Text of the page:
I think the road was already in me from birth, a combination of being predisposed physically and then emotionally I developed the tendencies that I needed to squash some of the noise. Spiritually, a little depleted.
I started smoking weed and loved it. It was, at the time, a very fun and subversive thing to be a part of. Like today, it’s pretty damn common, but then it was very outlaw as a young teenage boy. Years went by and there was no problem. Then I started introducing narcotics at a pretty young age and really had nothing to say about it anymore. I was like the caboose of the train, just going wherever the hell that train said to go. It was interesting and exciting, but it was also painful as hell. It was just like, in the end, this is a life of suffering. Fortunately, my destiny was meant to survive that.
It isn’t really events or advice or anything that gives you the window to step out of that, but it’s a little gift from the cosmos that just makes you look at yourself and say, “I’m going to give you a chance; I’m going to give you an opportunity to put in the work to get better if you so choose, if not, carry on.”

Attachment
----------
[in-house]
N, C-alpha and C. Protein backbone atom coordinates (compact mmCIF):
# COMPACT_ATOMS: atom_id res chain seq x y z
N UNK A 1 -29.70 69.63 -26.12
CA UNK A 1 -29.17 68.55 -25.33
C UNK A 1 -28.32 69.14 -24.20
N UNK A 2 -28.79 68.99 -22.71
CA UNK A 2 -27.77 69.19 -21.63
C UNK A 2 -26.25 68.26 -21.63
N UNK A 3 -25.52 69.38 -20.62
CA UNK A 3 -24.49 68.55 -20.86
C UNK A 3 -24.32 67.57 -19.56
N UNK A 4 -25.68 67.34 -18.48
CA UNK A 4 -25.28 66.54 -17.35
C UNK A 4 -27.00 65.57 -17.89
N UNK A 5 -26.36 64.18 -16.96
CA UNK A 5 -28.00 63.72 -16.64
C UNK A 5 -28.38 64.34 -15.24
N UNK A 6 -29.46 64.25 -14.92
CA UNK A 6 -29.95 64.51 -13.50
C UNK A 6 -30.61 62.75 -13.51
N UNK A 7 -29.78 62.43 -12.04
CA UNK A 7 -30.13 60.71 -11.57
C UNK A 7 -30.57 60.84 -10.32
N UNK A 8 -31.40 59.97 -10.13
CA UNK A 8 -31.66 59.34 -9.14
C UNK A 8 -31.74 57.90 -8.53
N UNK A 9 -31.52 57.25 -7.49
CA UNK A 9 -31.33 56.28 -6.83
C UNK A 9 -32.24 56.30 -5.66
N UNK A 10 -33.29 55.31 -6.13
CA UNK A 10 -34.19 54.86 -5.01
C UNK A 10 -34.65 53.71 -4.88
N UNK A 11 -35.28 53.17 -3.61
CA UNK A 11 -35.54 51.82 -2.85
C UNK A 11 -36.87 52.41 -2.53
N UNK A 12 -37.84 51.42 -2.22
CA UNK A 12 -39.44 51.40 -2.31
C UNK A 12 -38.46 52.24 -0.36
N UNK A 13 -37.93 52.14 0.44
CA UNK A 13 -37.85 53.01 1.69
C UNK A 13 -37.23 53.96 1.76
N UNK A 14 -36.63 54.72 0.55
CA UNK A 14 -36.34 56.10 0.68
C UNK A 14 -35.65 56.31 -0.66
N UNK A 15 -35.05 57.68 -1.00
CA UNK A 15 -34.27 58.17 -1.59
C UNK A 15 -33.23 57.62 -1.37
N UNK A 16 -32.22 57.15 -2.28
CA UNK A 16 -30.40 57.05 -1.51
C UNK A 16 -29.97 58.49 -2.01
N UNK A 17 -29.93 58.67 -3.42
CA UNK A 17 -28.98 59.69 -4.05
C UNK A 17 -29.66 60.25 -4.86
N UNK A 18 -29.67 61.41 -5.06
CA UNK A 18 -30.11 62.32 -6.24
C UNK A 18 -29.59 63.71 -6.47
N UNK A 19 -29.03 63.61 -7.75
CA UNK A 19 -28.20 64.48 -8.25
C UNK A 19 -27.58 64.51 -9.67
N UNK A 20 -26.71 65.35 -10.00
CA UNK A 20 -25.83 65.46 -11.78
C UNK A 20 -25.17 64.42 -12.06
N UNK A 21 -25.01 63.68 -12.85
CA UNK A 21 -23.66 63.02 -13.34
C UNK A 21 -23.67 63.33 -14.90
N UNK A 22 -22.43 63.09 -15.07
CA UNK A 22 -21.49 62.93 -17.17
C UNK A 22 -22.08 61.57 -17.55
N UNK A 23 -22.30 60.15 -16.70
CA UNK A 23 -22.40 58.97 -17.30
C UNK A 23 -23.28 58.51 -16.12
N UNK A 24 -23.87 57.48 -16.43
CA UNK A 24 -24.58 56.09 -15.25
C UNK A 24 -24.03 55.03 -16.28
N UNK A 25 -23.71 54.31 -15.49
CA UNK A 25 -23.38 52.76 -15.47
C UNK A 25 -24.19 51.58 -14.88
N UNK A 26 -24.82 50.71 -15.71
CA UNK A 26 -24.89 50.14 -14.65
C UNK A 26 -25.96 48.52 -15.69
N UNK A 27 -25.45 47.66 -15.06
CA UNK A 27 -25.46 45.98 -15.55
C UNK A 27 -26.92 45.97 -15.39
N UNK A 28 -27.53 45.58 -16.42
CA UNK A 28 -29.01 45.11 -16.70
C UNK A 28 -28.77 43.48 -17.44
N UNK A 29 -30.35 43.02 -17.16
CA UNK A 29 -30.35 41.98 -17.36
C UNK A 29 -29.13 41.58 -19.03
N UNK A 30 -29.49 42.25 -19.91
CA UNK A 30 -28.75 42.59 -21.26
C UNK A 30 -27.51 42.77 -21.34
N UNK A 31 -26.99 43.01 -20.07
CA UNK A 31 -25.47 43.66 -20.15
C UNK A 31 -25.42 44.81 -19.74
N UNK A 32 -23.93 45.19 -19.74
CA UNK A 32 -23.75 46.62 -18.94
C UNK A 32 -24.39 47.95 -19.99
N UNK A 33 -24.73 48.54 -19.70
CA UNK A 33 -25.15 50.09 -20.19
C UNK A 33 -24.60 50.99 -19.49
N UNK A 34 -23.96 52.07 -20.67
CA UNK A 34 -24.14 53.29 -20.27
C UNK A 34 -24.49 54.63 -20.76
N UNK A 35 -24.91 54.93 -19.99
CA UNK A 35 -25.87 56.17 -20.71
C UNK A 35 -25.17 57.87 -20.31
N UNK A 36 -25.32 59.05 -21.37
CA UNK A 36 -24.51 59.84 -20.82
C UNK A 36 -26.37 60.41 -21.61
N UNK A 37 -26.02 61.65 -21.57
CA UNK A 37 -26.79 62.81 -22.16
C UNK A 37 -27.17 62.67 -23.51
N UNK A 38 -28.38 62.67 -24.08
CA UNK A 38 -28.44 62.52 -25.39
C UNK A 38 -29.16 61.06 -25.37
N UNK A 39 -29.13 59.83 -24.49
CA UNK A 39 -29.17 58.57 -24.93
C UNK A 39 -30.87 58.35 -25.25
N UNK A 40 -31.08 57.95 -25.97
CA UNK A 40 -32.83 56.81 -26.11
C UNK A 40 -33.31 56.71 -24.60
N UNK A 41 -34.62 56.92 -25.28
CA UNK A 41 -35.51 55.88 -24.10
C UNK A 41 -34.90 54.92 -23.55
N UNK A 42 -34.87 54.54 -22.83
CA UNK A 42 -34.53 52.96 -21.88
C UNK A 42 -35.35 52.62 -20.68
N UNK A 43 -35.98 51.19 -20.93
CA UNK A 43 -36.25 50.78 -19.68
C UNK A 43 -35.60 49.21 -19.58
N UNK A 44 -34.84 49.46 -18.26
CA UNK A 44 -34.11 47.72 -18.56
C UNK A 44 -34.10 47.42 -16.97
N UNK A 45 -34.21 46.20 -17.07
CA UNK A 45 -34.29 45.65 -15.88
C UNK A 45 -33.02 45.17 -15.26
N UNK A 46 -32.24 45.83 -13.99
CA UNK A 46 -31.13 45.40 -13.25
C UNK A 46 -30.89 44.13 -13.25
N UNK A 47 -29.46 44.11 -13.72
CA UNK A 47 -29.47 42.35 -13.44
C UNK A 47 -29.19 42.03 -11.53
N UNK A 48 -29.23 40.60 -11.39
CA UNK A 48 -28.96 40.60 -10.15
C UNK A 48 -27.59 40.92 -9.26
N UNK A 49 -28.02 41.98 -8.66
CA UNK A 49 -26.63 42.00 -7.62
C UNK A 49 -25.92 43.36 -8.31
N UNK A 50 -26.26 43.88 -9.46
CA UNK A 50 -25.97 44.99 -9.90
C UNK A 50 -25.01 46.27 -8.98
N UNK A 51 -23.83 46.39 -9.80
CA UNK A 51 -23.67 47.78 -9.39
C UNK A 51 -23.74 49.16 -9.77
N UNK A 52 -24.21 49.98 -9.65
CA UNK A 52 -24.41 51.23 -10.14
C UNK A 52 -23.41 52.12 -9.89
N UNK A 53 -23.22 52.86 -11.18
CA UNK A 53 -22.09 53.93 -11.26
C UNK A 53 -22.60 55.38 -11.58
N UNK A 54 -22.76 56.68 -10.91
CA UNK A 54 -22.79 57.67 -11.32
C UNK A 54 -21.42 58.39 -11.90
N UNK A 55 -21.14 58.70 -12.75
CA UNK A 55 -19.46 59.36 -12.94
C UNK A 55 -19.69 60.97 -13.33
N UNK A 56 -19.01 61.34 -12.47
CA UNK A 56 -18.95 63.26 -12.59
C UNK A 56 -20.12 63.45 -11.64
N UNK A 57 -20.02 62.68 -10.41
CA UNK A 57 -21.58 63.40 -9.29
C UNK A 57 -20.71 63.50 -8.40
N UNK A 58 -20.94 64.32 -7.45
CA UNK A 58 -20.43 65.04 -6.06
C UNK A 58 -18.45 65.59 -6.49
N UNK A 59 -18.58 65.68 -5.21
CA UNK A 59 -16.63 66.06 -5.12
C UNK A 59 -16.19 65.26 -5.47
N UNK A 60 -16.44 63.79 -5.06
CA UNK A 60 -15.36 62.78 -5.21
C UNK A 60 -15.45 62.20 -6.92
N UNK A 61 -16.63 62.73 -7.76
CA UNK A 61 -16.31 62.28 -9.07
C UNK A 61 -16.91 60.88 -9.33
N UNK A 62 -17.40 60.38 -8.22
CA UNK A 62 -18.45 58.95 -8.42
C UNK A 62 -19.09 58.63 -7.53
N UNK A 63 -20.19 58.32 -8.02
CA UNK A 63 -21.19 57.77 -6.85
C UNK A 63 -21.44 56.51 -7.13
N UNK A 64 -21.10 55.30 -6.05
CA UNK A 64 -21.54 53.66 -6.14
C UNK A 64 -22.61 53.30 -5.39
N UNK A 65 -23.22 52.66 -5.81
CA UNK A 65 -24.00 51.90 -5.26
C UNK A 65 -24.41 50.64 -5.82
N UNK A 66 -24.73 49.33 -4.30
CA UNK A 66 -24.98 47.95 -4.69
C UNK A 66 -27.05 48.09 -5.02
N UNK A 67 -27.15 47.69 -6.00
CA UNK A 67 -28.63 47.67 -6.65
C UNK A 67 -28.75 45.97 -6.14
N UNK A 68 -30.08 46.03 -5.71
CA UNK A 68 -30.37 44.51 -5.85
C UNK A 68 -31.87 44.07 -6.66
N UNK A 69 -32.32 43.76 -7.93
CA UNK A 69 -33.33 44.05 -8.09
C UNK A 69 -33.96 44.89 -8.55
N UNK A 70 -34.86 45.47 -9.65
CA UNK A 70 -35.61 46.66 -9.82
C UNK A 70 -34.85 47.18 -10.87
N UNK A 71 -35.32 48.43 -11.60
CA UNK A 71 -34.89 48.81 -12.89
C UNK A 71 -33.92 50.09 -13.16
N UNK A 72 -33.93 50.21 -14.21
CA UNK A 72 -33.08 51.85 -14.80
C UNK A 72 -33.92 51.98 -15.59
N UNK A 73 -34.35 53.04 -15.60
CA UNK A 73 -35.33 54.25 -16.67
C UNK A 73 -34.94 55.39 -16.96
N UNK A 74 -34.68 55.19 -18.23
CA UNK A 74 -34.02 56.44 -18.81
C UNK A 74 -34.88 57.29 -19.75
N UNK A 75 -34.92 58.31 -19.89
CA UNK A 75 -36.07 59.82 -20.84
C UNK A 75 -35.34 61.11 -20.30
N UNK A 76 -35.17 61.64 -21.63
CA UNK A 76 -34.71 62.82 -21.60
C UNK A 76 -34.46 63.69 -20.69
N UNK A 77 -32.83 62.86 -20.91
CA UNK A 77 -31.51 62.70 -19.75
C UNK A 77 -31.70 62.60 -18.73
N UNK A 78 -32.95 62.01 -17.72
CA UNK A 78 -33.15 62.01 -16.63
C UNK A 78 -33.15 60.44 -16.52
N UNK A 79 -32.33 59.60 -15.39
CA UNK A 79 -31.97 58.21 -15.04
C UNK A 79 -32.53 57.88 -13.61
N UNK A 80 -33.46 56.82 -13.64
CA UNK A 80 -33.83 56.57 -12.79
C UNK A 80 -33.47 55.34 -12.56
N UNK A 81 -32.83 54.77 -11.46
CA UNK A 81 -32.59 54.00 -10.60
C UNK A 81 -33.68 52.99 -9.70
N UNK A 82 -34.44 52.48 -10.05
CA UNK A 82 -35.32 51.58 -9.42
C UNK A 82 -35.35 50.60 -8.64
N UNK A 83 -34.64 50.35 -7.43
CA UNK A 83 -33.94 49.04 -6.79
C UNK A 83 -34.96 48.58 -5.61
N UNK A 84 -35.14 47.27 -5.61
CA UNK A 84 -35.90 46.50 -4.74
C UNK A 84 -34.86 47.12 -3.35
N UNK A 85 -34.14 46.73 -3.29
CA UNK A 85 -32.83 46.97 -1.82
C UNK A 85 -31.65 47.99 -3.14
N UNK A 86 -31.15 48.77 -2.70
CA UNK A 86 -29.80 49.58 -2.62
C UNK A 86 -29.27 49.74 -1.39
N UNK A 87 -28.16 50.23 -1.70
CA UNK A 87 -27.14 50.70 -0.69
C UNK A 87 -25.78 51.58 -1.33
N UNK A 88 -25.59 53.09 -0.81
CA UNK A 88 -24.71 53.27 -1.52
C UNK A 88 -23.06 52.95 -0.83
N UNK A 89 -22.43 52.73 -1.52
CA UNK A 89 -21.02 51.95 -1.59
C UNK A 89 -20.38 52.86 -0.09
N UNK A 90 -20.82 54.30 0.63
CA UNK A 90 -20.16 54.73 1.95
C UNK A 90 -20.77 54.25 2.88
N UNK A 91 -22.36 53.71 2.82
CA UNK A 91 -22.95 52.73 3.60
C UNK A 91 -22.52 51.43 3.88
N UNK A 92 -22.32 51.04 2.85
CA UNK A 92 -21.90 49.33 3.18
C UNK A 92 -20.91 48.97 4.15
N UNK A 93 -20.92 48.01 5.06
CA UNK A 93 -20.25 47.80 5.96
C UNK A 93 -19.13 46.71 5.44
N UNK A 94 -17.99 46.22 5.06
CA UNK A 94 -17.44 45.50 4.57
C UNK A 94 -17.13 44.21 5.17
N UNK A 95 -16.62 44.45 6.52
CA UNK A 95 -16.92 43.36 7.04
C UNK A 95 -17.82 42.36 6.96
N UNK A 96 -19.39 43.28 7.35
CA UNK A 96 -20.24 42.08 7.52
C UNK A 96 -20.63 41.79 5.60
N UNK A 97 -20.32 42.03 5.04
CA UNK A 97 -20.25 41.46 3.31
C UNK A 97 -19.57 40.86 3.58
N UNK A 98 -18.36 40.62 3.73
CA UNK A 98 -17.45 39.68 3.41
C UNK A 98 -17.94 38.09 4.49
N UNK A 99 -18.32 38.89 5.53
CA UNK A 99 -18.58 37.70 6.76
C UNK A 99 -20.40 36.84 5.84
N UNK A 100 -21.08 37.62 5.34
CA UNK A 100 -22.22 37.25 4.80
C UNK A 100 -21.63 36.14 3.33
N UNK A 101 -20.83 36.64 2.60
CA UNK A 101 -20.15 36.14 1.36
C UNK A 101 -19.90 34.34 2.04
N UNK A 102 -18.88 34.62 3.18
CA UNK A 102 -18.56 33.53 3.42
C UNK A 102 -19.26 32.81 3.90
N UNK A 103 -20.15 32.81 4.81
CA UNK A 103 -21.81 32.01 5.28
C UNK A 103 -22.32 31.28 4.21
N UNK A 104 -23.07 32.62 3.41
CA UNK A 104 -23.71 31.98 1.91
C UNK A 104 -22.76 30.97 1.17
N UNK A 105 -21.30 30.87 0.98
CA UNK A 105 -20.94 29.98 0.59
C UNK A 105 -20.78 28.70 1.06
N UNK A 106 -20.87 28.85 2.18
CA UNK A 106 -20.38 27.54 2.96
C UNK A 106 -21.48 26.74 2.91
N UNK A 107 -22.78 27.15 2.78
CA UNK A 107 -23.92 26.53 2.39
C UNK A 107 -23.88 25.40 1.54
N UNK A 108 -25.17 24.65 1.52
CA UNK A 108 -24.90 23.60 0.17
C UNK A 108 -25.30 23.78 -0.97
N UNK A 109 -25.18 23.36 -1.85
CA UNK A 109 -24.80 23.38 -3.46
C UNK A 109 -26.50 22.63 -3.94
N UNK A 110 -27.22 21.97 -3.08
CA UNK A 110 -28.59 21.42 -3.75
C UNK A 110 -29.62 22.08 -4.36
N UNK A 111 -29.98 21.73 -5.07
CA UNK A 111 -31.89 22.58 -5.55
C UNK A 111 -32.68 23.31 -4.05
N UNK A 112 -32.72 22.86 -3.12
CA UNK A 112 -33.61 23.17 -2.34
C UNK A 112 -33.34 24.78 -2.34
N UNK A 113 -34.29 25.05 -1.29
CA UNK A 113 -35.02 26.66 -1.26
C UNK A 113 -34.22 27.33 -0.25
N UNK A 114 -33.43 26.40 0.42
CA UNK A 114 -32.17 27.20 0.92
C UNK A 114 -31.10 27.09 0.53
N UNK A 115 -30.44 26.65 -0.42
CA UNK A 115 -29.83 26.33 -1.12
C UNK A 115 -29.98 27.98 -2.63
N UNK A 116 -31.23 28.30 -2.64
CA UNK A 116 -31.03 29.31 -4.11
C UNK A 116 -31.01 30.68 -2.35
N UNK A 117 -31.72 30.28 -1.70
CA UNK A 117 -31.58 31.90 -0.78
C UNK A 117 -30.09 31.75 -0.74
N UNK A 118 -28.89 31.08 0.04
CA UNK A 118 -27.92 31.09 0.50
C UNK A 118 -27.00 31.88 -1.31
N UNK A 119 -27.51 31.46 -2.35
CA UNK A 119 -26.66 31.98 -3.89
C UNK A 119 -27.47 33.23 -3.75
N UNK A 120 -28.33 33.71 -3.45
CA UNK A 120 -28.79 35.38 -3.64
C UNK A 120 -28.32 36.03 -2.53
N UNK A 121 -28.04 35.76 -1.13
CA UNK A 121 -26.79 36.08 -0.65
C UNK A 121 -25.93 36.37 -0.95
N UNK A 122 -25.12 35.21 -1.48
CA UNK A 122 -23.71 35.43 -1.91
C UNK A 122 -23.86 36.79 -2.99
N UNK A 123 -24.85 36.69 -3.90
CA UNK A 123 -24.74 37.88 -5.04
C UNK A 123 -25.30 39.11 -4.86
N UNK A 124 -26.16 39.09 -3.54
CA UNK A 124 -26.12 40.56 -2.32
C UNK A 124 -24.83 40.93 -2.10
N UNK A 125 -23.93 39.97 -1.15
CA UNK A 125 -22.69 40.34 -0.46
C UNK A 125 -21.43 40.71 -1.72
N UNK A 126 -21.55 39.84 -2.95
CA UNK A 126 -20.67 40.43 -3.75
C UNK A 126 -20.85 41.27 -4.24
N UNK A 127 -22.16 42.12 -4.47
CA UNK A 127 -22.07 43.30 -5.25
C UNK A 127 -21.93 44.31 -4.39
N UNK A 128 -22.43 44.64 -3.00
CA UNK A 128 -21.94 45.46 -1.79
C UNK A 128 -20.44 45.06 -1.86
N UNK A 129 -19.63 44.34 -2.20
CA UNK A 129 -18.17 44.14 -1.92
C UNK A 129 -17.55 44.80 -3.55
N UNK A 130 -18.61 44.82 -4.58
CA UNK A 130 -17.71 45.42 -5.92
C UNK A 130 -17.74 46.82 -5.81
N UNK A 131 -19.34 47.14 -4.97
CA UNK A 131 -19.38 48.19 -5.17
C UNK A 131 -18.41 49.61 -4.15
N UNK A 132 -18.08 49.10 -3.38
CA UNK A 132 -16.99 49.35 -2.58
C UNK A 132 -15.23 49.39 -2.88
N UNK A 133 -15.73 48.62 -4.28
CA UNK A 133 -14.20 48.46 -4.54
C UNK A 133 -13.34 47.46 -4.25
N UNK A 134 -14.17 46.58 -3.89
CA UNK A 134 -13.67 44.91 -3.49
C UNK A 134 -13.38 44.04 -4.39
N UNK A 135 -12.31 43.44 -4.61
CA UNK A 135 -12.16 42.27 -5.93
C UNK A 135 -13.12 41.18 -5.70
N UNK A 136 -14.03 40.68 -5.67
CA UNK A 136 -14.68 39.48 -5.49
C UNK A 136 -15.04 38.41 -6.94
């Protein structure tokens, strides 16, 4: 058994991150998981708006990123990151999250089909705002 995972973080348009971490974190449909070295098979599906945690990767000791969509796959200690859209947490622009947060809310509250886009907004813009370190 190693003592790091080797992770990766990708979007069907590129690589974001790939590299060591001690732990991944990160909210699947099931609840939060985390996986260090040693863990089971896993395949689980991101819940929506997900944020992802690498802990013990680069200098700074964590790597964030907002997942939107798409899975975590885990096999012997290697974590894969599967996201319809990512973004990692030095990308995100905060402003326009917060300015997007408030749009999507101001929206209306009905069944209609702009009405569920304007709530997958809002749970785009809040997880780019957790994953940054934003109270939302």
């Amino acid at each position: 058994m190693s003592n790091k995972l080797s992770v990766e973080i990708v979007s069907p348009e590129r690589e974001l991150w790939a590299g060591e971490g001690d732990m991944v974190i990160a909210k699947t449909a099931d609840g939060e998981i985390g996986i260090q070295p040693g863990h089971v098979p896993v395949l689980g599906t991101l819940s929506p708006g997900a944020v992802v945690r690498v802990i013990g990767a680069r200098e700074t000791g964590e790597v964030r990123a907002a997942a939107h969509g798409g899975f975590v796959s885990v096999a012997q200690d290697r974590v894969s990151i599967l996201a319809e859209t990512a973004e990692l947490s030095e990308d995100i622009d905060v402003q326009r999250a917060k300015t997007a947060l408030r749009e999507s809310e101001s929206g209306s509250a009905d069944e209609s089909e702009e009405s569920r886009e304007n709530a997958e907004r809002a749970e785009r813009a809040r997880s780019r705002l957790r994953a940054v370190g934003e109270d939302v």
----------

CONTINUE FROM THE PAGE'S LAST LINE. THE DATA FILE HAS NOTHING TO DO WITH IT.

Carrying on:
Narcotics of choice:
Of choice, I would have to say the combination of heroin and cocaine. It had nothing to do with rock n’ roll or impress or put on a pretense. It was happening around me in my world. It was exciting and dangerous, like, everyone’s afraid of that. I think I’ll do that thing that just the word scares people. But it was also a way of checking out in the same way one person will sit down at a bar to have some beers and just not stop. That allergic reaction to the sensation of finding your medicine. I had that reaction.
I felt whole by putting these things in me, until I had to pay the toll. You know, it’s like you steal from Peter, you got to pay Paul the next day, and it’s a terrible paycheck to write. Yeah, it was finding the thing that I thought was going to make me well but really it was just killing me.